Artie Romero reclines slightly in his computer chair, surrounded by the technology of his craft. But it’s his unassuming hat that demands attention.
A thought bubble, filled with blue lettering, reads “Nonsense Stories.” Beneath that, a bright red moniker: “ARG!”
Besides being a noise made when one finds a spider in the bathroom, ARG! is the name of the cartoon animation studio Romero founded in 1994.
ARG! Cartoon Animation does animation of all sorts — from movies, TV shows and games to apps, software and how-tos for film festivals that show how cartoons are made.
Operating mostly in the commercial space, a recent ARG! production, The Adventures of Turtle Taido, garnered some serious attention. In the TV series, a super-powered turtle named Taido travels across Nigeria. It’s the country’s first animation series on television.
A trailer was screened at the 2016 Cannes Film Festival, and the series is now shown in 53 African countries.
“We have to be presented with a challenge,” Romero says. “Something that sounds like it would be fun.” ARG! has no employees, all the work is done by a network of 30-40 like-minded folks around the country, including about a half dozen locally. They’re all contracted, including Romero.
That network, forged through relationships and collaboration, keeps growing via an intern program that ARG! runs. All of the content at ARG! is made in the U.S.
“In the world of animation, that’s something special,” Romero says.
For Romero, having contractors allows for more diversity in the work of ARG! — in the technology used, the skills sets that are brought to bear and the style of art created.
“It’s been my privilege to work with a lot of talented young people,” he says.
And, the contractors can work from home or in their own studios.
“When we get really big jobs we can put a lot of people to work,” Romero says. “It makes the art richer to have more artists involved.”
Romero’s own path as an artist began in high school. When his work was published in the school’s literary magazine, he took a trip to where it was printed. He saw the pages, and his work on them.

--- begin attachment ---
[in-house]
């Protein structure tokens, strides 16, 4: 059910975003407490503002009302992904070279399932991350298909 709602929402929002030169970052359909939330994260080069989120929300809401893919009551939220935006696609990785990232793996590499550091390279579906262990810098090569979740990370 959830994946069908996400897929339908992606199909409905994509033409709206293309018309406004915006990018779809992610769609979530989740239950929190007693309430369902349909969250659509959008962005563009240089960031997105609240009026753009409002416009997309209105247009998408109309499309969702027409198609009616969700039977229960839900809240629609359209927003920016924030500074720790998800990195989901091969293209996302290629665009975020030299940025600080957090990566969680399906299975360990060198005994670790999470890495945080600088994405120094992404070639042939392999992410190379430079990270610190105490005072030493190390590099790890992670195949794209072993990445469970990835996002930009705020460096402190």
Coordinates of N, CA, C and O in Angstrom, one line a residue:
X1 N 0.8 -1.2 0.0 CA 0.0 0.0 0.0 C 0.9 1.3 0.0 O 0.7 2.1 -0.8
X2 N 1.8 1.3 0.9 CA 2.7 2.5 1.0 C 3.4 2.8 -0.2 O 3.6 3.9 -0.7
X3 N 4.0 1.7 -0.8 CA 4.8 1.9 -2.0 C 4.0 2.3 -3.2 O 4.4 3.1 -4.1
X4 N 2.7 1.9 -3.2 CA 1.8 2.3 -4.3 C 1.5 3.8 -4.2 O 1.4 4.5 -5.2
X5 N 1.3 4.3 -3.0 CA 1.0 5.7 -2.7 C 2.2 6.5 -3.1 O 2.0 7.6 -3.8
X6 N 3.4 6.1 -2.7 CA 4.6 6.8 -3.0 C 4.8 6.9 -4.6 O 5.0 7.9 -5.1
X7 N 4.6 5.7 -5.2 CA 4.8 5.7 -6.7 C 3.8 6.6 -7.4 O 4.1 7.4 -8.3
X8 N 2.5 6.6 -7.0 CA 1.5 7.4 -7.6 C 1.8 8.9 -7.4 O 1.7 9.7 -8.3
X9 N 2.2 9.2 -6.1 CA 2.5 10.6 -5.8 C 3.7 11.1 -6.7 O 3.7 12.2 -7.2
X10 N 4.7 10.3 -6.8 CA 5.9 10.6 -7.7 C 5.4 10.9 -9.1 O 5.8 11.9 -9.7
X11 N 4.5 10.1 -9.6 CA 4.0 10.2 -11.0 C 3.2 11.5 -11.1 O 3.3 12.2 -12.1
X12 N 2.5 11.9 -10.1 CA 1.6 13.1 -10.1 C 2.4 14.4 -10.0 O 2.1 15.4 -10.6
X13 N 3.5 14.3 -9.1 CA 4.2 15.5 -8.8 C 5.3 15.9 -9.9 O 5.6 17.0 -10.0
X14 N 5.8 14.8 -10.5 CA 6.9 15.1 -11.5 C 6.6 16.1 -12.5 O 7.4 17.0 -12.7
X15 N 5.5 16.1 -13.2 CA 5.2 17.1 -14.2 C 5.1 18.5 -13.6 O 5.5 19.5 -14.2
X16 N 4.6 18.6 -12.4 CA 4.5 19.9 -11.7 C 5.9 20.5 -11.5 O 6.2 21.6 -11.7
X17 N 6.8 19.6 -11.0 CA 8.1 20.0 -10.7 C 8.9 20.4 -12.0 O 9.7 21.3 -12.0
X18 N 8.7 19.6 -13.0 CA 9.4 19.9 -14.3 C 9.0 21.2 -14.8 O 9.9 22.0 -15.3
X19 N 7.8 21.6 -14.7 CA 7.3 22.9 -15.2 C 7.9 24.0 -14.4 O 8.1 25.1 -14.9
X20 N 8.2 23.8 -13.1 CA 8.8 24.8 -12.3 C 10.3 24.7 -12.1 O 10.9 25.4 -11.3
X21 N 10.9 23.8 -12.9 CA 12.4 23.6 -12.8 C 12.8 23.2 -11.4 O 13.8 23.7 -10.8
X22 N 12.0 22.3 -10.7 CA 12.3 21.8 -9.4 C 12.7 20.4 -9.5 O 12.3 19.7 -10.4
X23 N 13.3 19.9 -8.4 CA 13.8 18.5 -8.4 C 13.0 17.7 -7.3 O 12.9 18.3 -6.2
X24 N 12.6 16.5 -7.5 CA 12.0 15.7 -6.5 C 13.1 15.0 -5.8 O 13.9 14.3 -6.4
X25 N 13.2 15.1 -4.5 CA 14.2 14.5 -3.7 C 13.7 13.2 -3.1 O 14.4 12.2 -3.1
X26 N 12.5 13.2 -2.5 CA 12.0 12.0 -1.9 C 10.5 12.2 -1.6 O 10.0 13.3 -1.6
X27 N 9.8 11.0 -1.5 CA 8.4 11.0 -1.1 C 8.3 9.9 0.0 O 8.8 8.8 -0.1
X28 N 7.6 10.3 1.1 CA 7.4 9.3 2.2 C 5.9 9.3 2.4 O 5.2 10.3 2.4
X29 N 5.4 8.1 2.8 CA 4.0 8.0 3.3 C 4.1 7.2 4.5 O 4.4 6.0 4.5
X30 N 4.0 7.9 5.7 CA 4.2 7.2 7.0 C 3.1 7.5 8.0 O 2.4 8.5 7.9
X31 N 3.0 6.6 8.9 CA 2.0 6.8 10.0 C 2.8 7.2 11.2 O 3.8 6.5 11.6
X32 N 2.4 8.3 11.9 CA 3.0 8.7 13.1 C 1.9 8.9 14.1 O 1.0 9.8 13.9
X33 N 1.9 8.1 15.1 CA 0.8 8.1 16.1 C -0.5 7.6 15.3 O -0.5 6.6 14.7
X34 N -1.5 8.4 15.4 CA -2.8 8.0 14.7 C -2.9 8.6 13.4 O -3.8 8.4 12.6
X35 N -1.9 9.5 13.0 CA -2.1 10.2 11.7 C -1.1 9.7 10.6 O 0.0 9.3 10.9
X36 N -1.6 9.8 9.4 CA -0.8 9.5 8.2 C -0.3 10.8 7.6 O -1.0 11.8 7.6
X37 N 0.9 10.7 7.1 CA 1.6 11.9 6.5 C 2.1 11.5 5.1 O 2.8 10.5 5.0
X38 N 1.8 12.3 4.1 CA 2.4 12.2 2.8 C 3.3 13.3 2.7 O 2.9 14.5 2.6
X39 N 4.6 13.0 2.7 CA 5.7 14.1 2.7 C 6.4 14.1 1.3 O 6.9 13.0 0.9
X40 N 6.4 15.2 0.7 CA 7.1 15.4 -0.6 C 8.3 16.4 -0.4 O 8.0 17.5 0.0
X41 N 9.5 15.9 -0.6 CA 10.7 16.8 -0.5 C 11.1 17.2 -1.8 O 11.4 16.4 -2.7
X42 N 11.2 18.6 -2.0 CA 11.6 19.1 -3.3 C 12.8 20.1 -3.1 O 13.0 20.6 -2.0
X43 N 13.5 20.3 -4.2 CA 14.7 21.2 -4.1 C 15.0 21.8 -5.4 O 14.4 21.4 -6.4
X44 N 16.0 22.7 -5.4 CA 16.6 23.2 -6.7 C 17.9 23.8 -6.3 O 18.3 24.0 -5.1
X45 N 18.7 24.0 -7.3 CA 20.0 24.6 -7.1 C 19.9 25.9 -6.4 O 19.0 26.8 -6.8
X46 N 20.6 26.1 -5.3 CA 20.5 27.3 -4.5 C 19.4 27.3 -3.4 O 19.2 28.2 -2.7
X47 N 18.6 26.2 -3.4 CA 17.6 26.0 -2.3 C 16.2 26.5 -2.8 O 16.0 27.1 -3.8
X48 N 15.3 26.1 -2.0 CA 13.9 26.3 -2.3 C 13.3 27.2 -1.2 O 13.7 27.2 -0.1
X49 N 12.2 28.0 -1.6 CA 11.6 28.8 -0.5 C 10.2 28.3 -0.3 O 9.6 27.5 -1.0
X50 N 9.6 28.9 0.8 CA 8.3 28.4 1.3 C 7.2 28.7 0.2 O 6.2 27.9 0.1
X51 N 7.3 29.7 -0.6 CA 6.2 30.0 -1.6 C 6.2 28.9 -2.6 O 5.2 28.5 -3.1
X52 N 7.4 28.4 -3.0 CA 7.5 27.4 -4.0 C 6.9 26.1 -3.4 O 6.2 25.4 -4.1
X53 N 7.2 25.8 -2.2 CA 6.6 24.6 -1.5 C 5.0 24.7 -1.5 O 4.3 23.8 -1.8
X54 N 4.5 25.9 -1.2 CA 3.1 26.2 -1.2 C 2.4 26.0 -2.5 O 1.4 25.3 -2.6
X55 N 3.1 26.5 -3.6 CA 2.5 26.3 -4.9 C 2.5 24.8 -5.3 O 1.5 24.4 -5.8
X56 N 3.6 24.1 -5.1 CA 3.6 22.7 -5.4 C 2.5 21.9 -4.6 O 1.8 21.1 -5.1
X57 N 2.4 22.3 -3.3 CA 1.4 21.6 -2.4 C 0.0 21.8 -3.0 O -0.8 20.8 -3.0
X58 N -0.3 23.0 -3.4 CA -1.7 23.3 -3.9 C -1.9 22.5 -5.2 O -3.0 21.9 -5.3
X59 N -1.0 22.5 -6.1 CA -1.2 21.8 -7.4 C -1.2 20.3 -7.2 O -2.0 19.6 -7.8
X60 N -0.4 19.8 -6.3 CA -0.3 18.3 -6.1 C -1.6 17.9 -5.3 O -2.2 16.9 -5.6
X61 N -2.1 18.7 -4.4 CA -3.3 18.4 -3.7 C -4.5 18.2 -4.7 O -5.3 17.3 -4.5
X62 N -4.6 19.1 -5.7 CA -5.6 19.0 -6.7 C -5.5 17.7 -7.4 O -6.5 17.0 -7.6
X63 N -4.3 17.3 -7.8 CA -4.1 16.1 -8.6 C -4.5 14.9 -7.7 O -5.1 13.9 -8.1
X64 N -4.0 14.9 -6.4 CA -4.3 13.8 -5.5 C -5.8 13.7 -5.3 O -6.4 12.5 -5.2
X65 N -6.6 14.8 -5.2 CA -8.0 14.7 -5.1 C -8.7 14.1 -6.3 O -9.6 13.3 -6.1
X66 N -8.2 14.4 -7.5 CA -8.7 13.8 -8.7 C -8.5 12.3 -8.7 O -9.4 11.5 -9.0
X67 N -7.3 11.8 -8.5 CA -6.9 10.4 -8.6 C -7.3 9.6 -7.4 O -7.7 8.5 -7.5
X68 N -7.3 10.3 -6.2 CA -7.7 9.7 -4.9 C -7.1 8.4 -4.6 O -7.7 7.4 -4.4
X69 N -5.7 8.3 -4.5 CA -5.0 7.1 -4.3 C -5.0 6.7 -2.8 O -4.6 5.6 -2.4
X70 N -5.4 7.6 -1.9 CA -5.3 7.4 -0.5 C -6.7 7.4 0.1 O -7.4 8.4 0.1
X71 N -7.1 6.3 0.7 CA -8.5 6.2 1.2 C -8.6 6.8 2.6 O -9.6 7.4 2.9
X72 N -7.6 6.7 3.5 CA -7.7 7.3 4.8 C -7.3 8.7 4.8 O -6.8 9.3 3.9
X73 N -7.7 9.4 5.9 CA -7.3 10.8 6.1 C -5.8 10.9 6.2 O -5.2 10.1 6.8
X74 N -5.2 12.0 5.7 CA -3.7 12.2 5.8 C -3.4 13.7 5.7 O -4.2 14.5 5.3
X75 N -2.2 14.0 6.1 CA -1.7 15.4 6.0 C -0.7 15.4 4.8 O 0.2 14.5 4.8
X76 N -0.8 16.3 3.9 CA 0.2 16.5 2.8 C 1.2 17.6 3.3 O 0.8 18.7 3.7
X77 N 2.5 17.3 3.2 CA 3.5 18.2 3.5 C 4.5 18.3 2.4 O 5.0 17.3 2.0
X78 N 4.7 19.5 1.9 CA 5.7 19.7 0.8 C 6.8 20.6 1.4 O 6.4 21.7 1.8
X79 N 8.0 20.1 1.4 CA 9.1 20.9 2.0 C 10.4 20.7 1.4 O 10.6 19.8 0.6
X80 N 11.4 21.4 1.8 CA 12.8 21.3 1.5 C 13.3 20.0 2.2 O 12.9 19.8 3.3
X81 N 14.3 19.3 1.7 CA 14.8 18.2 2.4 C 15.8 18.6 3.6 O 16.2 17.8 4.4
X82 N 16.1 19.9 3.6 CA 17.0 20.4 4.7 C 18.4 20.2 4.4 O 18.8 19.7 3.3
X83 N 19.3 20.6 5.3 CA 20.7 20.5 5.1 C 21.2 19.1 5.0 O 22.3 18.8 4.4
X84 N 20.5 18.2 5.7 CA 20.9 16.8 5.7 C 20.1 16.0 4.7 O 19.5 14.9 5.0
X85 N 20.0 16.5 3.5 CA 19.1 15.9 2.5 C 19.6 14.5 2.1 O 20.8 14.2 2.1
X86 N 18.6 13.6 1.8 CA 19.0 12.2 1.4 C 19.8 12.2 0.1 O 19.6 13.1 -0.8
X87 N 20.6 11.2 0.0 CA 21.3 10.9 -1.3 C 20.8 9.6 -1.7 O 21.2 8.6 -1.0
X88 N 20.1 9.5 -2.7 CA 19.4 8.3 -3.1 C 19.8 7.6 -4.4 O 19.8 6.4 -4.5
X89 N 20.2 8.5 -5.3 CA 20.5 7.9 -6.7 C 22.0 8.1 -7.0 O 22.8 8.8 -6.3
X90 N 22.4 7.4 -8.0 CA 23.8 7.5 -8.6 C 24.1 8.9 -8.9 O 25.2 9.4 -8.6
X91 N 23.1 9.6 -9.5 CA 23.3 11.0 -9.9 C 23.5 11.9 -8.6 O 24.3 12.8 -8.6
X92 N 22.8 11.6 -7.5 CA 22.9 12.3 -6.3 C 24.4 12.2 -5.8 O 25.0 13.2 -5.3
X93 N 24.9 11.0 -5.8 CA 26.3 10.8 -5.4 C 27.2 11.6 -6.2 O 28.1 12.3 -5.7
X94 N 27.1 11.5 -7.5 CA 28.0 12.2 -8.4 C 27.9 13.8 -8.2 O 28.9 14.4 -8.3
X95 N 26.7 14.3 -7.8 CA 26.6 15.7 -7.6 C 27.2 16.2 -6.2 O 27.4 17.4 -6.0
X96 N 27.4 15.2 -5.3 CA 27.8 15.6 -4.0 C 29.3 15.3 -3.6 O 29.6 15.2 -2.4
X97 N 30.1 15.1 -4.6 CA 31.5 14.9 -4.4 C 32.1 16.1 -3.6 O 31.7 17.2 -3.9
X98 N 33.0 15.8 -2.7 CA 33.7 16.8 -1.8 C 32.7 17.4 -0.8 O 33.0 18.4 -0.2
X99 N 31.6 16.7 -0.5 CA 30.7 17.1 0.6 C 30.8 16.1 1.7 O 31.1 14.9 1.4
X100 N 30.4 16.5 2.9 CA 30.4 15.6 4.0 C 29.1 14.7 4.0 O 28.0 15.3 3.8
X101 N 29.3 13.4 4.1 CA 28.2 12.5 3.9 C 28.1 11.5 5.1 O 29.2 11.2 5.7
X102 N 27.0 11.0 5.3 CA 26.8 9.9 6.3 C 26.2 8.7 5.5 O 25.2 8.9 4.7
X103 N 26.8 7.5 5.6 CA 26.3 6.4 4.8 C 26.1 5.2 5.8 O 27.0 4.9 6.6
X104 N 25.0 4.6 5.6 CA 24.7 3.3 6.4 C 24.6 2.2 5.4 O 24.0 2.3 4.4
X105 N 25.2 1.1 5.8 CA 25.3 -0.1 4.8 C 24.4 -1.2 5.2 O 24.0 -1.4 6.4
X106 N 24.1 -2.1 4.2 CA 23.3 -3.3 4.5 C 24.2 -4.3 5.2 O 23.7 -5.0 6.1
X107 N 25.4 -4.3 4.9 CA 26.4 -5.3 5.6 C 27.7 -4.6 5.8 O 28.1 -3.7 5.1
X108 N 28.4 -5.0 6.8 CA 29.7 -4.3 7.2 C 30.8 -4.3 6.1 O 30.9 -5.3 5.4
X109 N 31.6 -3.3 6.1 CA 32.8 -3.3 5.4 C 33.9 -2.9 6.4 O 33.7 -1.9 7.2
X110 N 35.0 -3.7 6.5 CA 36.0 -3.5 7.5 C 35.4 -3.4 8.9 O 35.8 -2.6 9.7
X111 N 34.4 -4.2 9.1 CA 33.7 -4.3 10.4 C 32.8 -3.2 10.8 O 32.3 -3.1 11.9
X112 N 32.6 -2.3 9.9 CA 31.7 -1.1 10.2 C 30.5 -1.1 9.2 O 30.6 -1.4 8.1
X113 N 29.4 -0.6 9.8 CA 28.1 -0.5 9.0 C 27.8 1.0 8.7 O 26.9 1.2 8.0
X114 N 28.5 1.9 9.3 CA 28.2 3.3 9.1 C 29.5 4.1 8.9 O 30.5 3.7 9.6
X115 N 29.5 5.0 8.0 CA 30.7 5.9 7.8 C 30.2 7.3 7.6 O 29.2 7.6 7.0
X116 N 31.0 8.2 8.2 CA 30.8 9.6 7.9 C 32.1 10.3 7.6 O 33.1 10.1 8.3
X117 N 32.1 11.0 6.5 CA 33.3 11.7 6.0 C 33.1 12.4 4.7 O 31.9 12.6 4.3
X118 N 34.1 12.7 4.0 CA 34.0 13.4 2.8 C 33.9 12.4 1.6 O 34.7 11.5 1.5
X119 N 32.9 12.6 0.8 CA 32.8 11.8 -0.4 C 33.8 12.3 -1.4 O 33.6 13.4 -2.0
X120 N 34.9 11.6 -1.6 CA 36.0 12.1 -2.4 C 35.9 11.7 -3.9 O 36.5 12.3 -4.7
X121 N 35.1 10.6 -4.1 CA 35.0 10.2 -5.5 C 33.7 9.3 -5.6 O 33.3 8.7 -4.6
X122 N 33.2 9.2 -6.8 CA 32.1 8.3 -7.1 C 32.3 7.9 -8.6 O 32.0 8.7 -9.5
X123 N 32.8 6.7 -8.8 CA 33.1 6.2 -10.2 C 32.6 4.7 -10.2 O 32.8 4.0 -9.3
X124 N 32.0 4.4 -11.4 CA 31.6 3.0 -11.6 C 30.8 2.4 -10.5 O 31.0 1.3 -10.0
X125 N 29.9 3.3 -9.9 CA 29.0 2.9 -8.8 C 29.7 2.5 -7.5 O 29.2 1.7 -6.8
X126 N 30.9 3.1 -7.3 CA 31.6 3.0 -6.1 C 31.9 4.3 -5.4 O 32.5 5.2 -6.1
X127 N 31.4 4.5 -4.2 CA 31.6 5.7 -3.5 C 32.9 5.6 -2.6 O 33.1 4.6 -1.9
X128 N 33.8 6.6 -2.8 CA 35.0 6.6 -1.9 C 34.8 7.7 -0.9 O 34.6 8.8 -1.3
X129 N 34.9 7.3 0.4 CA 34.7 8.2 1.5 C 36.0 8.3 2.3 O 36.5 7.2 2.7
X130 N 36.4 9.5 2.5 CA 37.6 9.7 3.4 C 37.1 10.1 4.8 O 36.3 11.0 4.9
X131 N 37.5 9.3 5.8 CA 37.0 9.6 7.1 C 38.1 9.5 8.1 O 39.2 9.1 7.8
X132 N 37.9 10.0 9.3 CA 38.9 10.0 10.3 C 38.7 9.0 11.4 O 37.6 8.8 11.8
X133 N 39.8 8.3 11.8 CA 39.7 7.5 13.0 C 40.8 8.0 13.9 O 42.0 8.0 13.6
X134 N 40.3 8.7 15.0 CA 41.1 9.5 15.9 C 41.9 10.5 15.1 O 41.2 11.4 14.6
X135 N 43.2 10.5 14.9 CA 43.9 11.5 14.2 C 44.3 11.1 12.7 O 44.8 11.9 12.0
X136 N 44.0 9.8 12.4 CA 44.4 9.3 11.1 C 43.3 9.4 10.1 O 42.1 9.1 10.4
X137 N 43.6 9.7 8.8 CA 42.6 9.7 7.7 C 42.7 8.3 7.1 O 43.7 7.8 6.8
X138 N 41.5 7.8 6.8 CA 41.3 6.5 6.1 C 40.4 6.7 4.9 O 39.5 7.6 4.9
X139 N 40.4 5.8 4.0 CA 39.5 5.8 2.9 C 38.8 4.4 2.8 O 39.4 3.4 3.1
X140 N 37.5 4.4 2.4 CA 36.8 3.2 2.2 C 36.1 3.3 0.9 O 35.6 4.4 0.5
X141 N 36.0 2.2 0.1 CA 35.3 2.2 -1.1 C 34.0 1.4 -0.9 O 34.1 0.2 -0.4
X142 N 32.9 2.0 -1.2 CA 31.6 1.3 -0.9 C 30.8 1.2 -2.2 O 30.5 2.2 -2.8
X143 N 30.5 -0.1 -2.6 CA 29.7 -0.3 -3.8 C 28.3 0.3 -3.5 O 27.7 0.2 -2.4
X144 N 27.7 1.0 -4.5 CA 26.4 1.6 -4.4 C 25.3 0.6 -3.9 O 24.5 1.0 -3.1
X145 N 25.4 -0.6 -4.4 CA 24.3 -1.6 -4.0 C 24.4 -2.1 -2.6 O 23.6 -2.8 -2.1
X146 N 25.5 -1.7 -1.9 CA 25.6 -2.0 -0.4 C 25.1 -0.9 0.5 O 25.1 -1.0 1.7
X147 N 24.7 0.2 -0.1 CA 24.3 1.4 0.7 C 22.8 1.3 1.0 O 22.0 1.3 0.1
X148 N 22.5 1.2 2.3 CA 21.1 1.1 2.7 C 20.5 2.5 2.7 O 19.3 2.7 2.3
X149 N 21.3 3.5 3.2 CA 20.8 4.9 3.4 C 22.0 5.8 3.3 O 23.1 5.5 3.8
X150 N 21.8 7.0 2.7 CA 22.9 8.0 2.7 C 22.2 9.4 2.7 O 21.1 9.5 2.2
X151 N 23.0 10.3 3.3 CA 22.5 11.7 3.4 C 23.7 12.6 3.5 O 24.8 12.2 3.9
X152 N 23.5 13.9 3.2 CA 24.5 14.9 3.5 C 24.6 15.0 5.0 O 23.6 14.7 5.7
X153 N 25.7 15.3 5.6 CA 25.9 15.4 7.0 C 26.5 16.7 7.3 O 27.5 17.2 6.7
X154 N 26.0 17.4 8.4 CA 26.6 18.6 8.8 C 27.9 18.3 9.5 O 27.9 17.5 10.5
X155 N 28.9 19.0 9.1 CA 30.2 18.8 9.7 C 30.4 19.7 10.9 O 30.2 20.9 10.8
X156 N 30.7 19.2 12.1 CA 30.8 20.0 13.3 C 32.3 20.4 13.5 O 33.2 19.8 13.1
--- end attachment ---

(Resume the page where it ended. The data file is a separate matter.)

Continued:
“I got ink in my blood after that,” he says. In 1973, he co-founded Everyman Studios, which published an alternative newspaper, The Flyer, as well as comics and illustrations. In 1981, the studio moved to commercial animation production.
In 1994, Everyman became ARG!, but it didn’t start off so well.
“I had two kinds of business: Business was terrible and I didn’t have any business,” Romero says. “I basically starved.”
But then, a savior: The World Wide Web.
Everyone suddenly needed a website. Romero began building websites to pay the bills, turning his skill into CityStar, founded in 1994. CityStar focused on web development and hosting as well as internet and search engine marketing.
Romero created a website for ARG! in 1996, called artie.com. He allowed other webpages to use watermarked animation from his site as long as they linked back to artie.com. By the time Google became the search engine of choice somewhere around 17,000 links fed back to artie.com.
Google appreciated those links.
If you Google “cartoon animation studio,” the top result is not Pixar – it’s artie.com. The site reached one billion hits in a 20-month period … in 2005. Fortune 500 companies soon came knocking.
“What we did happens to be something that Google likes,” Romero says.
In 2007, ARG! moved to its current building in the old Alexander Film Company property on Nevada Ave. north of Fillmore, where Romero shot some of his first animation. With CityStar’s success, he was soon able to sell and refocus his efforts on ARG!
Though his son Tim, a game developer in Los Angeles, is now CEO of ARG!, Artie remains a producer and manages the studio here in the Springs.
“I have great love for what I do,” he says.
Originally written by Jonathan Toman of the Cultural Office and published in the Colorado Springs Independent Blog on April 6, 2017.